Bónus Poetry

by Andri Snær Magnason

“Poetry should serve the market and it’s forces, it should be loyal to the Invisible Hand, strengthen brands, enhance growth and celebrate profit…”

With that thankfully facetious introductory quote (from the “Capitalist Realism Manifesto“), Andri Snær Magnason begins a slim volume of poetry with a structure inspired simultaneously by Dante’s Inferno and the departments of a grocery store.

Bónus Poetry has a bright yellow cover featuring a drunken-looking pig that also happens to be the logo of Bónus, a chain of supermarkets in Iceland that published the book and sold it in a rack at the checkout counter. More surprising than that is the book’s content: really accessible poems that are sometimes funny, sometimes serious, and often conflicted about consumerism and capitalism.

When my friends and I arrived in Iceland in September 2019, the first thing we did was look for a grocery store. Fresh off the plane and excited about anything even slightly novel — our rental car takes diesel! the road signs are different! — we stumbled upon a small Bónus store. We were excited enough that we took a photo, which I’m sure elicited an eye roll from anyone watching. This may have been the least of our Icelandic adventures, but it was the first, and because of that Bónus holds a special place in my heart.

So it was with that context, a year later and unable to travel due to the pandemic, I decided to order some books about Iceland from a bookstore in Reykjavik. Browsing through the “Books in English” category, I spotted a familiar-looking drunken pig. Bónus Poetry. My curiosity was piqued. I had to have it.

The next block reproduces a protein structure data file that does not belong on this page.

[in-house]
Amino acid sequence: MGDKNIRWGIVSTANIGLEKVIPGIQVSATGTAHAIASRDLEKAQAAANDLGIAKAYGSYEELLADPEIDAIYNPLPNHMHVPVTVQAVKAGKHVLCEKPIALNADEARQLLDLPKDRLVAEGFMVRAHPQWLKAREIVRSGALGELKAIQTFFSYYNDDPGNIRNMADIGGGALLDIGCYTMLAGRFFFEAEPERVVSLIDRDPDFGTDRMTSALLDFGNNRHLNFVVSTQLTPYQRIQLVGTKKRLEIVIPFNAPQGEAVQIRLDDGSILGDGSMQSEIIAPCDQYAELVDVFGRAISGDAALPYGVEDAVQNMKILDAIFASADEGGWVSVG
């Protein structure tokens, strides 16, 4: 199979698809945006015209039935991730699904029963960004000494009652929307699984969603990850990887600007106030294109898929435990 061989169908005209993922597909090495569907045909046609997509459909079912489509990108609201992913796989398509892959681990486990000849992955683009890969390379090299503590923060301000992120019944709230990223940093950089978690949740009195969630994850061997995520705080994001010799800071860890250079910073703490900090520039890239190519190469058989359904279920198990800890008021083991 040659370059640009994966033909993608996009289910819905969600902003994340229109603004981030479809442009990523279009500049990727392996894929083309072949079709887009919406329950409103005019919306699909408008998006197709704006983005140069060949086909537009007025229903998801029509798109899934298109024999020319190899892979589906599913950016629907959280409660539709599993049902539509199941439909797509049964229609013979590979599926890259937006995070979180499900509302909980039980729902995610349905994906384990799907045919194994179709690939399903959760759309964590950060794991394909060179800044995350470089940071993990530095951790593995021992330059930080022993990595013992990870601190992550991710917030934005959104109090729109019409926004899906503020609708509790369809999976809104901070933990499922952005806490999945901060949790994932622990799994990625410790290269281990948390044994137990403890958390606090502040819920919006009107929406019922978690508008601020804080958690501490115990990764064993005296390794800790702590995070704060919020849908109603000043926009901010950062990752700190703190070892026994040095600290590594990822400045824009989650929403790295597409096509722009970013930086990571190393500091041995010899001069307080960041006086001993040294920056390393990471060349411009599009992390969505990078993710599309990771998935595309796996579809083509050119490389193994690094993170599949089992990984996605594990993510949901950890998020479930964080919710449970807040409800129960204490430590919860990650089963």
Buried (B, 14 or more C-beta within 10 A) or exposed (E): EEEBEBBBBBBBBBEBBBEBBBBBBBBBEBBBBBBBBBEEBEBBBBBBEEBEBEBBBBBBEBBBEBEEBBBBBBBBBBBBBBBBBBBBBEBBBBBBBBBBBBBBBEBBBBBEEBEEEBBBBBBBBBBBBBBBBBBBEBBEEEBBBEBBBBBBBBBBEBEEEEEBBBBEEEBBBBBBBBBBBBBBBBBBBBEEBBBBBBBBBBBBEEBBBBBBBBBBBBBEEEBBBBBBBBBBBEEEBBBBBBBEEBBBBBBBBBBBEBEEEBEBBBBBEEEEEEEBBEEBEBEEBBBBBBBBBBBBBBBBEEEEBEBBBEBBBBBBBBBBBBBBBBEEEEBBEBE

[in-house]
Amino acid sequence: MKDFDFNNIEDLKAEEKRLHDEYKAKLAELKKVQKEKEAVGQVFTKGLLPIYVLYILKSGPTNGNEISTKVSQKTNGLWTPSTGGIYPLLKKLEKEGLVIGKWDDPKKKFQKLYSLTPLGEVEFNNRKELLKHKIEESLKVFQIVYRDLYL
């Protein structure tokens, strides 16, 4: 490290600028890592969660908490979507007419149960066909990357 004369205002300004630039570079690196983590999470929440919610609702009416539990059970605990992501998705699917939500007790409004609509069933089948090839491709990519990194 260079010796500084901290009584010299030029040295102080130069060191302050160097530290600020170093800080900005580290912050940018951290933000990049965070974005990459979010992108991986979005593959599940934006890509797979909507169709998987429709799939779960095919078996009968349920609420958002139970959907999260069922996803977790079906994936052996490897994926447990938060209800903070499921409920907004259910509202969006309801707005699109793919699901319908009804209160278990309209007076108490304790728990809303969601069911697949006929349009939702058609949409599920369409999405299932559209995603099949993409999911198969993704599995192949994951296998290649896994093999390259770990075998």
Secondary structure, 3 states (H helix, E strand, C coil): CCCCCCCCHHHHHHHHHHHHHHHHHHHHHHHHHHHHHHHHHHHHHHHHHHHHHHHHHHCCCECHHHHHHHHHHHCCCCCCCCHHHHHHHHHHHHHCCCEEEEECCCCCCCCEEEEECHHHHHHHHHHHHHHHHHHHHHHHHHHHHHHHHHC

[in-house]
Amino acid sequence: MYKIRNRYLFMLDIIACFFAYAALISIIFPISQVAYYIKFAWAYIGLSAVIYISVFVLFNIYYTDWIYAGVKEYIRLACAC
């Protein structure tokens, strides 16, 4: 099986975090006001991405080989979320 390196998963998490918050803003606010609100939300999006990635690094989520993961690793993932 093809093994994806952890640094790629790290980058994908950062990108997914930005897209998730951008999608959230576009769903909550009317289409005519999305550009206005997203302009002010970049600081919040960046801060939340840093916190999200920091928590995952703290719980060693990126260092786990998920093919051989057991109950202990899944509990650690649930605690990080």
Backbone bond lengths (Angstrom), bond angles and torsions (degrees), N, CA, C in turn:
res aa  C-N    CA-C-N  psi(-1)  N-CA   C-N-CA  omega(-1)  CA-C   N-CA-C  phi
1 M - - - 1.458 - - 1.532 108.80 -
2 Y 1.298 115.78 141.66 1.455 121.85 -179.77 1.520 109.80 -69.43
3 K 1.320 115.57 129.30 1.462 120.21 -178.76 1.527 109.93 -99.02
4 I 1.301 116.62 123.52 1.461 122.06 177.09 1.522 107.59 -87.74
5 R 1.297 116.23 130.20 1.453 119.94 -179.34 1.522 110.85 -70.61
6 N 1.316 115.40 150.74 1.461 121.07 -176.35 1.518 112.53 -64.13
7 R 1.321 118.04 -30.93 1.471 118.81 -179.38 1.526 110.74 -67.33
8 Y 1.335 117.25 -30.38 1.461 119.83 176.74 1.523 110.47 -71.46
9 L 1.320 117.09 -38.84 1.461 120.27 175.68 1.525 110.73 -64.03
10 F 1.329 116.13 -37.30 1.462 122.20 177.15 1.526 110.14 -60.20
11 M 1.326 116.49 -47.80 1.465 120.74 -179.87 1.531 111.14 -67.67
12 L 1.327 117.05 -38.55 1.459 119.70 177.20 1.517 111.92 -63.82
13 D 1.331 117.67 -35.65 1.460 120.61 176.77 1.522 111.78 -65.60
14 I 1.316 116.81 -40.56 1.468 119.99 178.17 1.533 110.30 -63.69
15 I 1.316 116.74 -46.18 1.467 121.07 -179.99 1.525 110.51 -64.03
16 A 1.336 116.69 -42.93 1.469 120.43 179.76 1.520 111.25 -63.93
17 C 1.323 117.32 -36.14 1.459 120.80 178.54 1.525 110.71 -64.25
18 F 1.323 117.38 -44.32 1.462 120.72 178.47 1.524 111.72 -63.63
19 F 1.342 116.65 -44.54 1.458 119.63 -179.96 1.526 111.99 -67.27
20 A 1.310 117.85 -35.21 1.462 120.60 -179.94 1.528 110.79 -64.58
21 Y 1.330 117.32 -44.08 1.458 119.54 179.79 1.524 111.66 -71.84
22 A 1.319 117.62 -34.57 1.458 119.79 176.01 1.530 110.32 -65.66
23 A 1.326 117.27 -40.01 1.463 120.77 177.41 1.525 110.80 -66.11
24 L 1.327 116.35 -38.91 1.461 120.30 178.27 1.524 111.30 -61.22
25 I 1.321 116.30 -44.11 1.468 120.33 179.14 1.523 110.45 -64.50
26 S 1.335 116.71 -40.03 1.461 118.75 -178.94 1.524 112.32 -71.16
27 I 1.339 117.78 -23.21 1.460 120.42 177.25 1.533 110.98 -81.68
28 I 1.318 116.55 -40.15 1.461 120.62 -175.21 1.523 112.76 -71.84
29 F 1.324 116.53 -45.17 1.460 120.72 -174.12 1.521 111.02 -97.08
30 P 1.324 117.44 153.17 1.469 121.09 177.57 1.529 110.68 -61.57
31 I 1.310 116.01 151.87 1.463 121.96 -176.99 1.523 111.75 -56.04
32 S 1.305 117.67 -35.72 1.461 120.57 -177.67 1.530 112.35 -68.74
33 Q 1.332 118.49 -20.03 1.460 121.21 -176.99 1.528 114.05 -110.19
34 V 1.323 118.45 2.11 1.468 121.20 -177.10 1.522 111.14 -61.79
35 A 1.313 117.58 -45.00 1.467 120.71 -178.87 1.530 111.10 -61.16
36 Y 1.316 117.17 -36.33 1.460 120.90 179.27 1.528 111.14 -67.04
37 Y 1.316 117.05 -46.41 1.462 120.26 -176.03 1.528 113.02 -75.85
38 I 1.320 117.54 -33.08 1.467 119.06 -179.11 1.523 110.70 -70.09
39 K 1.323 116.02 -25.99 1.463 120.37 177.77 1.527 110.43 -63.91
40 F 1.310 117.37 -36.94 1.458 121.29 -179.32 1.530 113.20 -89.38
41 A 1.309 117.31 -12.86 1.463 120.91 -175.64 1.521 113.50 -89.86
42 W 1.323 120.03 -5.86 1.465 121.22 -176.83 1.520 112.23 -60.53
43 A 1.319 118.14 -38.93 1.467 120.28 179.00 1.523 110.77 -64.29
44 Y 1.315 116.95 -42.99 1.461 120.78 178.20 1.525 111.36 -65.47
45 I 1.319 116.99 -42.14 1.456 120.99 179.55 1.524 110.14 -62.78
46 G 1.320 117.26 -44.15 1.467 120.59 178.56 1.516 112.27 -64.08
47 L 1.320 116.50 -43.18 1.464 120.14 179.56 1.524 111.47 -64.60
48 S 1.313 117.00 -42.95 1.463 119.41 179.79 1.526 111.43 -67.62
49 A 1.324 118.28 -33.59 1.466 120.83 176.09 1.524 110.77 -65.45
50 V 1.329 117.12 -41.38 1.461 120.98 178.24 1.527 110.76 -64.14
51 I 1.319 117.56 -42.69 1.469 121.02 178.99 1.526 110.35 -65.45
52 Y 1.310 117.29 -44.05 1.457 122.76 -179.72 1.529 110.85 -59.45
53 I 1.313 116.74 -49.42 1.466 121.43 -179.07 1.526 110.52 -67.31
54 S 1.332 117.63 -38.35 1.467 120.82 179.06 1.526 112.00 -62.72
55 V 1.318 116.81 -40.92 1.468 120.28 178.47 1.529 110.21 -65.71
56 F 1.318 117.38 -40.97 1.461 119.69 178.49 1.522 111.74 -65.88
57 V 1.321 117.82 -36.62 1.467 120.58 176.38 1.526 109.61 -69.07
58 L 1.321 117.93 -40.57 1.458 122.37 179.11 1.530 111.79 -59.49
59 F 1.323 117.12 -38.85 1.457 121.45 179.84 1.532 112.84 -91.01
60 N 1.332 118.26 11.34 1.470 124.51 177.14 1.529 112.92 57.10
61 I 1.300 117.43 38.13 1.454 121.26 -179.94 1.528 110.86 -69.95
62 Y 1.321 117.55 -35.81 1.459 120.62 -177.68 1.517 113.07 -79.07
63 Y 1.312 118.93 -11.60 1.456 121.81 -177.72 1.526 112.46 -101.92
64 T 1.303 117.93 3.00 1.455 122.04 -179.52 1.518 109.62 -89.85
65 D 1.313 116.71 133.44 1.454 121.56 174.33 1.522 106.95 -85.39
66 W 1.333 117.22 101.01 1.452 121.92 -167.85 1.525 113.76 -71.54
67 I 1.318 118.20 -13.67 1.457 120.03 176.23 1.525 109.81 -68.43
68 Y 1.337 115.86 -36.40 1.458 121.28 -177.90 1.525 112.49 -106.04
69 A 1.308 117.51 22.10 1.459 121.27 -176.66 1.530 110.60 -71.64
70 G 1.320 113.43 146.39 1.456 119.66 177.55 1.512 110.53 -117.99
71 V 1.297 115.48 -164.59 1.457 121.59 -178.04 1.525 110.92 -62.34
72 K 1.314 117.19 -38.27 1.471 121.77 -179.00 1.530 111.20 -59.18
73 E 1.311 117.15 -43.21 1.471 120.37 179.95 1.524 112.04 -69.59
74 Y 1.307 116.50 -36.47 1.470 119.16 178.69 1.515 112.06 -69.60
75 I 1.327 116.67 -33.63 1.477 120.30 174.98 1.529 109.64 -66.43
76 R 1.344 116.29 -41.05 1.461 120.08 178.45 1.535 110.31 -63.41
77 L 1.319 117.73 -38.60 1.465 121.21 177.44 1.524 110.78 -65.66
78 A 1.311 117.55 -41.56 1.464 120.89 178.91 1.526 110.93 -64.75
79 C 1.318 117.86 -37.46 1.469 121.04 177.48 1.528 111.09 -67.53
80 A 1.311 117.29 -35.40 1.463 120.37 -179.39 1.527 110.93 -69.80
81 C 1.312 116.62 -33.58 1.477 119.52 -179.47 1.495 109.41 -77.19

Now that I’ve read it, I’m happy to say the book isn’t just a novelty for tourists. It’s a collection of poems by an Icelander about his rapidly changing homeland. Just a few generations ago, the author’s ancestors, descendants of Vikings, lived off the land; now he, along with most other Icelanders, is dependent on Bónus and the petroleum-fueled supply chain that makes such convenience possible. As someone who loves Walden but subscribes to six different streaming services, there’s a tension there I can relate to.

A year ago I was enchanted by Iceland. I was a tourist then, but I wanted to learn more about this place, how it has changed, and its people. I bought Bónus Poetry not knowing what to expect, but it was just what I needed.

Absolutely thrilled to be at a grocery store in Iceland.